A growing number of companies are signing on for sustainable chemical product design and production processes. These companies use renewable raw materials, commit to eliminating waste, and avoid both solvents and the use of toxic and noxious reagents.
In Spain, companies such as Repsol, Tecnan and Axeb Biotech have undertaken sustainable processes of this type. Each one operates on its own turf and field of action, but all with a common denominator: to produce products or develop technological solutions that are compatible with their industrial activity and environmental protection.
Repsol, one of the world's leading petrochemical companies with nearly 40,000 employees around the globe, has a perfect understanding of the importance of employing more energy-efficient manufacturing processes that reduce CO2 emissions. That’s why they are eager to follow a policy based on reuse, recycling and recovery.
In the area of reuse, Repsol researcher Pilar Lafuente explains that "we evaluate possible renewable raw materials as alternatives to fossil sources, thus reducing oil consumption and our carbon footprint. In addition, under the same premise of renewable sources, we are tackling the development of new materials that generate minimal waste and that can be taken advantage of at the end of the life cycle". Or even making products that disappear as quickly as possible, which is the case with oxo-biodegradable polypropylene. This material can be used for packaging foods, make flexible sleeves for CDs, ropes, thermal underwear or even auto parts. And it is unique in that it oxidizes more quickly and breaks down better in contact with air.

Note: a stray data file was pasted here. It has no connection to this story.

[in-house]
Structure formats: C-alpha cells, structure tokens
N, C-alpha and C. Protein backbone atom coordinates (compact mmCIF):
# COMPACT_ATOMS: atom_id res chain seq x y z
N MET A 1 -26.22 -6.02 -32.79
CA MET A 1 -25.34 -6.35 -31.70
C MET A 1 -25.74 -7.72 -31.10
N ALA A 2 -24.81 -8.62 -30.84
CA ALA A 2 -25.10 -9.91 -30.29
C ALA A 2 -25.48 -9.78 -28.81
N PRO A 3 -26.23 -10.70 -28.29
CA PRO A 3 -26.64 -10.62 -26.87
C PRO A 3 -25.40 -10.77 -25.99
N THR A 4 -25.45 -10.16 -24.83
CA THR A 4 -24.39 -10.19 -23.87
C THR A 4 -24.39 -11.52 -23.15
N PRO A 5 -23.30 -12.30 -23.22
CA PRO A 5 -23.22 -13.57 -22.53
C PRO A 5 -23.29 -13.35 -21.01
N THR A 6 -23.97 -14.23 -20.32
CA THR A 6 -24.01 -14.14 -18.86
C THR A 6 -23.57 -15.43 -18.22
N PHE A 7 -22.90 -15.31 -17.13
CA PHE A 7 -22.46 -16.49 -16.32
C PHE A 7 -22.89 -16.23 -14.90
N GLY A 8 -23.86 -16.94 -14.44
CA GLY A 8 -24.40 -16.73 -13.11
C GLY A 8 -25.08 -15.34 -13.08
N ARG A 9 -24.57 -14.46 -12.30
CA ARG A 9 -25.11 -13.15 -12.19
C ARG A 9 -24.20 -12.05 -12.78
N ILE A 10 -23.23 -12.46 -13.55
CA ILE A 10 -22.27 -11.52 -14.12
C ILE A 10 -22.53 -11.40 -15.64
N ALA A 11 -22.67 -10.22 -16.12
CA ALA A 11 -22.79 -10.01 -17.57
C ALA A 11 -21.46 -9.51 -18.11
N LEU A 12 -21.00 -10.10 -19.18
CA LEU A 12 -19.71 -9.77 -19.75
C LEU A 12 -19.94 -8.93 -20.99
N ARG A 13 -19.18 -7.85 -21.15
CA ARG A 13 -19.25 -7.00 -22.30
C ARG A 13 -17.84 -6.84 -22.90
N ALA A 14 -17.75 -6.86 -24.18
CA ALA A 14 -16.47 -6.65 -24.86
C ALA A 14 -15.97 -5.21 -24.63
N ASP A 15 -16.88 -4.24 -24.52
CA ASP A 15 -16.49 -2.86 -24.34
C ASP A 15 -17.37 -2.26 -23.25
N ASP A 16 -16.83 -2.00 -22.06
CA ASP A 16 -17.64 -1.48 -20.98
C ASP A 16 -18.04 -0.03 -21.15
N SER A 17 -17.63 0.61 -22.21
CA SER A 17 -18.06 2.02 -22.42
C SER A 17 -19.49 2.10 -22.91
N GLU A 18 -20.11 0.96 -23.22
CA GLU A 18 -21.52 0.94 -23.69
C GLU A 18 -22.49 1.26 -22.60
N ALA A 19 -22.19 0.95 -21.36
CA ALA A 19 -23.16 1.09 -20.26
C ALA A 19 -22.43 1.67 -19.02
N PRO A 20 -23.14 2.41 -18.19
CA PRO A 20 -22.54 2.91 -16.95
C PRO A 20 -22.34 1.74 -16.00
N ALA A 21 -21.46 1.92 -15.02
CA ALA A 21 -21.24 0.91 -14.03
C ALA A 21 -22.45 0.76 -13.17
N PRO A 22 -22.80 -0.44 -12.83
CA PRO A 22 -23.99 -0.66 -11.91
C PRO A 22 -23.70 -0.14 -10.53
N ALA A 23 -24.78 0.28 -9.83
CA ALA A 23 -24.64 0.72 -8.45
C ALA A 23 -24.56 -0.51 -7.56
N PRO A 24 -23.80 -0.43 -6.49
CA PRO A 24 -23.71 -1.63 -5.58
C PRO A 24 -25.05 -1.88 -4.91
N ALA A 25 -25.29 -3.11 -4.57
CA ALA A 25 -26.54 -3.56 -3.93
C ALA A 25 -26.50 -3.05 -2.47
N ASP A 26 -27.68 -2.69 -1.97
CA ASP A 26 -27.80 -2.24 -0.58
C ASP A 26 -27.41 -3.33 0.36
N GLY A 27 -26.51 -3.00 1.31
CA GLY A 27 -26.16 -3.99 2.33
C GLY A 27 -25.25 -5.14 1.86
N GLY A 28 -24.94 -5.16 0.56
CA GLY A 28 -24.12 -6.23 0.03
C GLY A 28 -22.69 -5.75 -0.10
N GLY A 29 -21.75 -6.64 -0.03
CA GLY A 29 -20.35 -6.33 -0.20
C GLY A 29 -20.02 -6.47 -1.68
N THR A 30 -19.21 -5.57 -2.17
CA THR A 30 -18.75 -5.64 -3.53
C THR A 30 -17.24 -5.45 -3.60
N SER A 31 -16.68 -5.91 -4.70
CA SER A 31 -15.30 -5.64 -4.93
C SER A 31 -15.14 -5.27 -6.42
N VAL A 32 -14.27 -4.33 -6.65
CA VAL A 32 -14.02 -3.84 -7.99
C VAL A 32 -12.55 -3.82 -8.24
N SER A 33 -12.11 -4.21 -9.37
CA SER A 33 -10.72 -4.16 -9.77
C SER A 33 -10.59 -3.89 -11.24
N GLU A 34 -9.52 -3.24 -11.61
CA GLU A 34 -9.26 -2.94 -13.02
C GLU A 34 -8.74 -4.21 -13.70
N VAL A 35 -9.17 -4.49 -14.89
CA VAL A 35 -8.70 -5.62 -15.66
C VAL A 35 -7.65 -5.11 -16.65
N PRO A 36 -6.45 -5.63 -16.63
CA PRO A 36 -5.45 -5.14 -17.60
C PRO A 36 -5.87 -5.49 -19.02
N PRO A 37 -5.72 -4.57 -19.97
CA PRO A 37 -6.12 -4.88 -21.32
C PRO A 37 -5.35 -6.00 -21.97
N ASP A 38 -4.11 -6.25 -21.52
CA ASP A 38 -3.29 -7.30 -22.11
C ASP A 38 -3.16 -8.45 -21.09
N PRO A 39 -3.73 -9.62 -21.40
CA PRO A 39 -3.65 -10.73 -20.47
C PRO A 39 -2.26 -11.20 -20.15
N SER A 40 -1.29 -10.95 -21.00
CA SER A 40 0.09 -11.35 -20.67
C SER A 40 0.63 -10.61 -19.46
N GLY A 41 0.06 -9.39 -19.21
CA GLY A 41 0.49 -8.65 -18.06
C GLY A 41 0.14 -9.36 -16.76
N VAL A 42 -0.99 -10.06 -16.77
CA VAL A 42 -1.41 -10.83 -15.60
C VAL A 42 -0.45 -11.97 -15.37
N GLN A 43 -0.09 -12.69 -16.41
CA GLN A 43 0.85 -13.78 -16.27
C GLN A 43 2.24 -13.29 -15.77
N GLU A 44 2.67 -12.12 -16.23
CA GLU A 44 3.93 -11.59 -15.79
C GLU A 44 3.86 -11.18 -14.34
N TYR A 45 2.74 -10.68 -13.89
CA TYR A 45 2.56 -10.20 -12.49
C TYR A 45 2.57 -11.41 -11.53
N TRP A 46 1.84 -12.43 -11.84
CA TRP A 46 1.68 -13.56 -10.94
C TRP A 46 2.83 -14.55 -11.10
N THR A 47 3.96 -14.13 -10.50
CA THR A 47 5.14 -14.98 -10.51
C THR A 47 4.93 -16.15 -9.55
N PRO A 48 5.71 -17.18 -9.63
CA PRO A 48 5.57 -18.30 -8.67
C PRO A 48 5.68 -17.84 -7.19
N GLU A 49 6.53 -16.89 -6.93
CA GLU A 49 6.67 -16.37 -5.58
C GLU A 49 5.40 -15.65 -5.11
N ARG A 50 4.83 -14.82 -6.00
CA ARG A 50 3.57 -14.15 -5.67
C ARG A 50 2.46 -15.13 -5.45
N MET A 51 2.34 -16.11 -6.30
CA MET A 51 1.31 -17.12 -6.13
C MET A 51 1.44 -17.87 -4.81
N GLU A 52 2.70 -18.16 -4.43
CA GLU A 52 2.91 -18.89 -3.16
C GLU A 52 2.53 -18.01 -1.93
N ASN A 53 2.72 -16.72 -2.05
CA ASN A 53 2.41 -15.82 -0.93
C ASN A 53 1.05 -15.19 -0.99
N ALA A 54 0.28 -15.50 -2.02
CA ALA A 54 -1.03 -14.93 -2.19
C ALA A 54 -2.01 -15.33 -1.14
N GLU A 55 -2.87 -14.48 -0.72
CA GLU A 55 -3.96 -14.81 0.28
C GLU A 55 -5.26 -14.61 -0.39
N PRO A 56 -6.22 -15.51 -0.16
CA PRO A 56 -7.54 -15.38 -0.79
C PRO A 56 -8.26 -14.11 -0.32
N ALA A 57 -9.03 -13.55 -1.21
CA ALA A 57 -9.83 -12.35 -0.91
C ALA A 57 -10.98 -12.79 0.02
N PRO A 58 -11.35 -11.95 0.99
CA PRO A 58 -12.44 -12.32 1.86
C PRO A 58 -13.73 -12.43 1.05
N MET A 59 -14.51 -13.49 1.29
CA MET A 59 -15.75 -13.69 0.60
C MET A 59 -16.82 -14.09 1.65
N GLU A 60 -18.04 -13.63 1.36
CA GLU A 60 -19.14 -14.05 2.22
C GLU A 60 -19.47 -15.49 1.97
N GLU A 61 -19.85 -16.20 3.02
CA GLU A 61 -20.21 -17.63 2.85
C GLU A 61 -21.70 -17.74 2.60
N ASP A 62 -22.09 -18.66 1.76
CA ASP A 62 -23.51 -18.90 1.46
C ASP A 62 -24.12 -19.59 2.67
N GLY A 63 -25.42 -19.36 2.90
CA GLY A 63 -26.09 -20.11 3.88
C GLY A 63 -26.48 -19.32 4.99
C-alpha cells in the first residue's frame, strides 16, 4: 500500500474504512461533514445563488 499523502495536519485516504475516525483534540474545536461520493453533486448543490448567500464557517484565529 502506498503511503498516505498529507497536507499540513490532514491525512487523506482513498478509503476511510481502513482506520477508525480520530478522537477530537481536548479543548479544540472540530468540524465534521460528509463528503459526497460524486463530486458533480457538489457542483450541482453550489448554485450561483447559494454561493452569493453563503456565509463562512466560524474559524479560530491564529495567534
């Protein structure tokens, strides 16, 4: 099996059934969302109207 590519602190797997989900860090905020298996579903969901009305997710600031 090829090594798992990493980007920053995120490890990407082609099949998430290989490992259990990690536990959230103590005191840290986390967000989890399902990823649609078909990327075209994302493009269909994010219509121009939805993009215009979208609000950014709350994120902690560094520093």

The entire range of plastics in all their varieties have become omnipresent and indispensable items in daily life. Their use, explains Pilar Lafuente, enables multiple applications that benefit not only well-being but also health and safety, in addition to allowing more sustainable lifestyles, as they provide significant energy savings and are eco-efficient.
Repsol is also developing plastics with greater mechanical performance. They include thinner polyolefins which replace others that are heavier. That way, "with ever-reduced thickness and lighter weight, as occurs with packaging and containers which preserve food longer, less fuel is consumed during transportation", points out Pilar Lafuente.
The use of polyolefins for specific products is another one of the fields where petrochemical companies have made a strong commitment. Their application adds greater value and has a high technological component. This is the case with pressure pipes used to transport water and gas, insulation for power cables or photovoltaic panels.
New polypropylene pilot plant in the Tarragona Petrochemical Complex of Repsol. Photo: Repsol